I confronted my dad about this behavior, appalled that he hasn’t done anything regarding his wife’s behavior. Instead, he blamed it on us, saying we are lying, trying to push his wife out of the family, and that if they get divorced, it will be our fault. My dad has never stood up for us with her, and he has consistently used us as meat shields for her abuse. (My mother has documented everything.)
I guess what I’m asking is whether I am doing the right thing by cutting my father out of my and my baby’s lives? I love my dad, but I cannot stand the fact that he won’t take his balls out if his wife’s purse and stand up for his children. My sister and brother are depressed that they are being told that my dad doesn’t love them anymore and that he hopes they are happy with themselves. — Cut Out Dad?
You are doing the right thing cutting your father out of your and your baby’s lives. I know it isn’t easy, but sometimes — a lot of times — doing the right thing is really hard. This is one of those times. Your father has failed you and your siblings, and it isn’t your fault. He has not been loving, he has not protected you and your siblings, and he has manipulated you all and used you, and I am sorry for that. You cannot change your past and you cannot change who your father is, but you can change your relationship with him and protect yourself and your baby from future pain caused by your father. You can do this by cutting him out of your life and reserving your time, energy, and love only for people whose presence enriches your life.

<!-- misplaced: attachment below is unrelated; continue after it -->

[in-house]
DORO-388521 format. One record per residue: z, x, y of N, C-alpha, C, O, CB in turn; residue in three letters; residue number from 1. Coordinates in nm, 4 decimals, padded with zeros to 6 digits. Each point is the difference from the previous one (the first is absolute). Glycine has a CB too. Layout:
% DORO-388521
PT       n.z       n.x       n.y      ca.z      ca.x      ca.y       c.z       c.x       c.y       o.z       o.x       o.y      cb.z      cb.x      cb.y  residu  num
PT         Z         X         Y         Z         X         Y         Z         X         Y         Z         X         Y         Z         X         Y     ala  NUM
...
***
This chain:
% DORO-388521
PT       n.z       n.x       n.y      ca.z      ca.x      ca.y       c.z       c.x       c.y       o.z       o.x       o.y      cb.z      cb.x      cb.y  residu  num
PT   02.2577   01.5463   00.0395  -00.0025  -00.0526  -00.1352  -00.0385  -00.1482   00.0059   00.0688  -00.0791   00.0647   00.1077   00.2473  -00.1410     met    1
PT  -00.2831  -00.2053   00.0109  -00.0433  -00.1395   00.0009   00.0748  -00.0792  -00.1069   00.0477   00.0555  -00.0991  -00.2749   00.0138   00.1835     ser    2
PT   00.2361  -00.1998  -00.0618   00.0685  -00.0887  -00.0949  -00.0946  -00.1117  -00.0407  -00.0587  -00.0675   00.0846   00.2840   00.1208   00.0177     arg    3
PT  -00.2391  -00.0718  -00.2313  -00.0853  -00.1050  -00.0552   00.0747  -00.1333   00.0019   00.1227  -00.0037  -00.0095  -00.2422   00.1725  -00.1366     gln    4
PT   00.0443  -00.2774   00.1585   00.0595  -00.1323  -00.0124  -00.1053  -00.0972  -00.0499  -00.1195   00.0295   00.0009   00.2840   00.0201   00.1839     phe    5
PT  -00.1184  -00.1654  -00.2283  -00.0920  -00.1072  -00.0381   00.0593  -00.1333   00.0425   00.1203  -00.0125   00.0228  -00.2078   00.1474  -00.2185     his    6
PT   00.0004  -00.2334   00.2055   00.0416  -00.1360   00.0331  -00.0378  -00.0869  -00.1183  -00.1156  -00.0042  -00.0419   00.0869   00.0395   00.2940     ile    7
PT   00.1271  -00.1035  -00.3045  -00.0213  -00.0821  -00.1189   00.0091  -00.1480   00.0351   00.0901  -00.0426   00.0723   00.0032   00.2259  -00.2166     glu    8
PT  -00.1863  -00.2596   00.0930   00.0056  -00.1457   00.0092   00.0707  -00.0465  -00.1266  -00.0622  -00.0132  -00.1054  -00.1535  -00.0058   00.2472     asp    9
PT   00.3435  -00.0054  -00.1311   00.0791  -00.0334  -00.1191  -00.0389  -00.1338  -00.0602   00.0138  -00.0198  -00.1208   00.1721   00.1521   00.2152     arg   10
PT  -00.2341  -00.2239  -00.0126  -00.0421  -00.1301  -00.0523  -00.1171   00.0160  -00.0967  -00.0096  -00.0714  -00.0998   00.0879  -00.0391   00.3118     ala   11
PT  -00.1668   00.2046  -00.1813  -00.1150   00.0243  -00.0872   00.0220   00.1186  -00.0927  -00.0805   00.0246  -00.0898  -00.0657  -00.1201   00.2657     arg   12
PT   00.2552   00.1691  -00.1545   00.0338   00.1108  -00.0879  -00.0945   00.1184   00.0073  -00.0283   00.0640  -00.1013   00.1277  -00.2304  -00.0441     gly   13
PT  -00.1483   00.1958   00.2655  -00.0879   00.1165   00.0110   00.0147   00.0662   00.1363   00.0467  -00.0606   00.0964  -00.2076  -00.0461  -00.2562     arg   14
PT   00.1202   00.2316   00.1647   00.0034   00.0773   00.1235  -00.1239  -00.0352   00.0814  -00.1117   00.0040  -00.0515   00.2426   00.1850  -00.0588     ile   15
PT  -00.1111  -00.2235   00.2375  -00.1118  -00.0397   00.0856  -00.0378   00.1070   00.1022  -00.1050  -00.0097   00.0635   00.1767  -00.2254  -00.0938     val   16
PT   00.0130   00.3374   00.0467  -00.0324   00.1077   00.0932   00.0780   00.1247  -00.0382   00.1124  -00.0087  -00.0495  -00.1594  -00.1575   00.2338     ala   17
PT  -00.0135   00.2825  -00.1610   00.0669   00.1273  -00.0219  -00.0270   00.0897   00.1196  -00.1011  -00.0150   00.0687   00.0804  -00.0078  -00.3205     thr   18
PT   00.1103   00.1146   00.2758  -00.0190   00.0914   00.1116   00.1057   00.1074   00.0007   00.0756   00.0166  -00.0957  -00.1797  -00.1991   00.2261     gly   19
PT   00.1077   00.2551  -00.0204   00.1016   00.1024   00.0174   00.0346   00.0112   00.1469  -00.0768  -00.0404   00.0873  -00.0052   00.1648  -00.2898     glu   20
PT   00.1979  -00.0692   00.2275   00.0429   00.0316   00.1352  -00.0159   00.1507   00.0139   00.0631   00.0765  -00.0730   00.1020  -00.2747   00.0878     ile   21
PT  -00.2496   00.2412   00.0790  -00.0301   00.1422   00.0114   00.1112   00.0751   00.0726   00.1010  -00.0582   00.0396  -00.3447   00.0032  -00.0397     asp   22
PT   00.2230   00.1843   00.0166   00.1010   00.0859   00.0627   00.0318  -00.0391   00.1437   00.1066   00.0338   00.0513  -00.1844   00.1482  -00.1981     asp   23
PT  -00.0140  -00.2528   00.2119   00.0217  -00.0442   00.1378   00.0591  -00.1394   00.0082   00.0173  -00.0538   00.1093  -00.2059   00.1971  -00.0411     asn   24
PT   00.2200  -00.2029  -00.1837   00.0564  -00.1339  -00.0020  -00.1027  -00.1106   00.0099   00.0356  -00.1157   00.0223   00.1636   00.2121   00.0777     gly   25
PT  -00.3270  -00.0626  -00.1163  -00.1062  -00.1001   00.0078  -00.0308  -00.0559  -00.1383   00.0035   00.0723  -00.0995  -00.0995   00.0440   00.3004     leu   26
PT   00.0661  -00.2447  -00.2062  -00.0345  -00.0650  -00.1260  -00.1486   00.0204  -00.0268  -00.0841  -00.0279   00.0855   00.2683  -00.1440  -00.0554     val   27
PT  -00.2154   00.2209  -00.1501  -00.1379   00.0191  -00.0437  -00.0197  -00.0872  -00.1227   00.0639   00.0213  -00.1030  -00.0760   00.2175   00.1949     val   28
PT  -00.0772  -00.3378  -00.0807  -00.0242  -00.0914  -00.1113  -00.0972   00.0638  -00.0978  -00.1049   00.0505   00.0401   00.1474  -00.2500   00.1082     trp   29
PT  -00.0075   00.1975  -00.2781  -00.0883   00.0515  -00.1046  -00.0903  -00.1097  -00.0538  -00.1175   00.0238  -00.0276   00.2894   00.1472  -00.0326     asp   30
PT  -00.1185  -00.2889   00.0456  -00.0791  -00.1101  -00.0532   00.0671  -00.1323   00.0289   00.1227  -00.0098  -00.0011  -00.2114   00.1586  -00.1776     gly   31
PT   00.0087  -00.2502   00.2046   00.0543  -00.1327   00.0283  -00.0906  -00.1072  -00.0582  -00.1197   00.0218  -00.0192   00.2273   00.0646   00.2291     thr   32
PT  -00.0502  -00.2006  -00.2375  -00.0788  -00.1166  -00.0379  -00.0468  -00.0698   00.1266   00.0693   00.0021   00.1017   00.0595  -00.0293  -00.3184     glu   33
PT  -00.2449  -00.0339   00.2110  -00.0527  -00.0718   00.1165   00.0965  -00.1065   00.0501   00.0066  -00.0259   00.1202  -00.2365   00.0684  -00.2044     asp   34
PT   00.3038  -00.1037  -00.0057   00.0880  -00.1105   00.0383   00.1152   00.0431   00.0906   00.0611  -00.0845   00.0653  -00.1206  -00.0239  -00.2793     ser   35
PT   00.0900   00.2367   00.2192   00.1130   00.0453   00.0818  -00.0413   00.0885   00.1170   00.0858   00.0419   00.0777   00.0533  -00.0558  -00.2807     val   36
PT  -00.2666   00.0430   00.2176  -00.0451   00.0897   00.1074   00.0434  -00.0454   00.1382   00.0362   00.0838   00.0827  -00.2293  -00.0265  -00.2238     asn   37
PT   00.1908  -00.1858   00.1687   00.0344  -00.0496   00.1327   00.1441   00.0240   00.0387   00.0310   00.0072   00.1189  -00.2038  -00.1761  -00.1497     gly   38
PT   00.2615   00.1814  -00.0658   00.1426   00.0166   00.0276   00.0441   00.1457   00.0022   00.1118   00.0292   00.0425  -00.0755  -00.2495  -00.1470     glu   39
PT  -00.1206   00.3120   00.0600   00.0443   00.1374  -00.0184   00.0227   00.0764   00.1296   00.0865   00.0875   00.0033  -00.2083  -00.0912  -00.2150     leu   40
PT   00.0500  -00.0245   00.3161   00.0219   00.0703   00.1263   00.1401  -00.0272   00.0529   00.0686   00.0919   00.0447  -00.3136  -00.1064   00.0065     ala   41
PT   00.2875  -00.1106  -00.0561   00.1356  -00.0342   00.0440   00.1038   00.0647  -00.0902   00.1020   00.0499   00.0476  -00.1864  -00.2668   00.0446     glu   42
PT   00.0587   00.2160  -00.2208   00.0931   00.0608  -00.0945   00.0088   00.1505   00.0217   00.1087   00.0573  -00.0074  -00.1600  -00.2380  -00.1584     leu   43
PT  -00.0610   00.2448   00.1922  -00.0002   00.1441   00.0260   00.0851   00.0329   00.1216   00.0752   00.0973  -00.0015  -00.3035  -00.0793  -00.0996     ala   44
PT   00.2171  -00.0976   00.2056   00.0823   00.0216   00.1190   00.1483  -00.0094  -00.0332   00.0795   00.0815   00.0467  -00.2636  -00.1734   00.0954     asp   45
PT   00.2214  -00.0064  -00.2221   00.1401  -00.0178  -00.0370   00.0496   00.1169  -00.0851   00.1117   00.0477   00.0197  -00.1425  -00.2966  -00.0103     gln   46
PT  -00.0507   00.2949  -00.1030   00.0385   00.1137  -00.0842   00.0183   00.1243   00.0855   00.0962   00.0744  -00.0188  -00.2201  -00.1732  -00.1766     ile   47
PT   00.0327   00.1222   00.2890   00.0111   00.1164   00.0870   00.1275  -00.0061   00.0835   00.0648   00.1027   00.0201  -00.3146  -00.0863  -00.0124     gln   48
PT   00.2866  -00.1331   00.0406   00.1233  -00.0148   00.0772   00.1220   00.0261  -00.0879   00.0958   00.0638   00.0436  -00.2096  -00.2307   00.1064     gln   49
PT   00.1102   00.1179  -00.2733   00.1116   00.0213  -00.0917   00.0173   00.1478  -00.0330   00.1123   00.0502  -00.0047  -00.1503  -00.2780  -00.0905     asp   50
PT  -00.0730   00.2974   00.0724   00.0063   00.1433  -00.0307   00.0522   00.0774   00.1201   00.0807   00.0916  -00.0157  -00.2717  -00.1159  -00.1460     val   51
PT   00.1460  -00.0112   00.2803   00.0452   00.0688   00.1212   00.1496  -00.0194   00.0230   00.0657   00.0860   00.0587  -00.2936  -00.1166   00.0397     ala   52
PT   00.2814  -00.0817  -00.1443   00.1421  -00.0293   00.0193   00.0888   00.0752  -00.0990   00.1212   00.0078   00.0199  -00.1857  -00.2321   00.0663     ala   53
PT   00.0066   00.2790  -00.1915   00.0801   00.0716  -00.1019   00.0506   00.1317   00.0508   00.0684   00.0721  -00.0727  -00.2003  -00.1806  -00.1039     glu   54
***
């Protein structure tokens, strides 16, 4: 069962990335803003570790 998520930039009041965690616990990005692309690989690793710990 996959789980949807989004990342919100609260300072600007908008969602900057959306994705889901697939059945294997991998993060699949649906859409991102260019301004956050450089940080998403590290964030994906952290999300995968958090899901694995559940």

If you have a relationship/dating question I can help answer, you can send me your letters at wendy(AT)dearwendy.com.